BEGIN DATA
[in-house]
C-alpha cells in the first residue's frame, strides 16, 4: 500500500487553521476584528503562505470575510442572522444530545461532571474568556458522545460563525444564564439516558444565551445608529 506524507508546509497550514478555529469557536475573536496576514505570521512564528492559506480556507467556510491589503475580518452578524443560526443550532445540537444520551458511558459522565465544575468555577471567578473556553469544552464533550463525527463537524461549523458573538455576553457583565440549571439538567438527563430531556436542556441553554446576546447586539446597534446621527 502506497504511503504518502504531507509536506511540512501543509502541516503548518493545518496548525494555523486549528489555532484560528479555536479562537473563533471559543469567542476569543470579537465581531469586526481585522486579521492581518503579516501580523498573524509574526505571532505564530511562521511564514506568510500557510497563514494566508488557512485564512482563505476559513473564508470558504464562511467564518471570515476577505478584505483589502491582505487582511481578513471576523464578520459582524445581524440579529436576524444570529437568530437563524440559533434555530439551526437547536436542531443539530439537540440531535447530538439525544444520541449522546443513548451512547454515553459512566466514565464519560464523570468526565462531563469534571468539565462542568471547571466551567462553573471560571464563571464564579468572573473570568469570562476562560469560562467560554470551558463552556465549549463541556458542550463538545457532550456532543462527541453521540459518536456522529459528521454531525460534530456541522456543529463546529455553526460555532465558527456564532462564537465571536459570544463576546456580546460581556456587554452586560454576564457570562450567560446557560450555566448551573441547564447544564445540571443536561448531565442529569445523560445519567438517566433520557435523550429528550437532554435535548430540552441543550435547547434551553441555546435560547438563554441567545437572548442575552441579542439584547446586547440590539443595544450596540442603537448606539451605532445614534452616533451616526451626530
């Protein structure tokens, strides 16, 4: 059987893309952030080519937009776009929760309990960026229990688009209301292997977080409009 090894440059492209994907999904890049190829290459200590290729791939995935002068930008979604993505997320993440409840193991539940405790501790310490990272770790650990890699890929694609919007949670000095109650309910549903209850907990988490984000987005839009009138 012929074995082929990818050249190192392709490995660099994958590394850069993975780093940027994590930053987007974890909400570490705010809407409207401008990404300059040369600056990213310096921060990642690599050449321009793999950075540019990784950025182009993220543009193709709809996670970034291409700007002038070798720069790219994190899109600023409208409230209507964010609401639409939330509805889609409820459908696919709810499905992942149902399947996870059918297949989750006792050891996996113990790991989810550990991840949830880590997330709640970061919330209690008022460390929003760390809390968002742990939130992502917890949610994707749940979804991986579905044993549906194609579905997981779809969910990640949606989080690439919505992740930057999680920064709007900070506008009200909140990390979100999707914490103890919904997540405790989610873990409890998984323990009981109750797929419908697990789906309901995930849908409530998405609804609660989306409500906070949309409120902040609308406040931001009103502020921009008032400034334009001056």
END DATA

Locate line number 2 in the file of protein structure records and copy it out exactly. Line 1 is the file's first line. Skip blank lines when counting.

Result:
C-alpha cells in the first residue's frame, strides 16, 4: 500500500487553521476584528503562505470575510442572522444530545461532571474568556458522545460563525444564564439516558444565551445608529 506524507508546509497550514478555529469557536475573536496576514505570521512564528492559506480556507467556510491589503475580518452578524443560526443550532445540537444520551458511558459522565465544575468555577471567578473556553469544552464533550463525527463537524461549523458573538455576553457583565440549571439538567438527563430531556436542556441553554446576546447586539446597534446621527 502506497504511503504518502504531507509536506511540512501543509502541516503548518493545518496548525494555523486549528489555532484560528479555536479562537473563533471559543469567542476569543470579537465581531469586526481585522486579521492581518503579516501580523498573524509574526505571532505564530511562521511564514506568510500557510497563514494566508488557512485564512482563505476559513473564508470558504464562511467564518471570515476577505478584505483589502491582505487582511481578513471576523464578520459582524445581524440579529436576524444570529437568530437563524440559533434555530439551526437547536436542531443539530439537540440531535447530538439525544444520541449522546443513548451512547454515553459512566466514565464519560464523570468526565462531563469534571468539565462542568471547571466551567462553573471560571464563571464564579468572573473570568469570562476562560469560562467560554470551558463552556465549549463541556458542550463538545457532550456532543462527541453521540459518536456522529459528521454531525460534530456541522456543529463546529455553526460555532465558527456564532462564537465571536459570544463576546456580546460581556456587554452586560454576564457570562450567560446557560450555566448551573441547564447544564445540571443536561448531565442529569445523560445519567438517566433520557435523550429528550437532554435535548430540552441543550435547547434551553441555546435560547438563554441567545437572548442575552441579542439584547446586547440590539443595544450596540442603537448606539451605532445614534452616533451616526451626530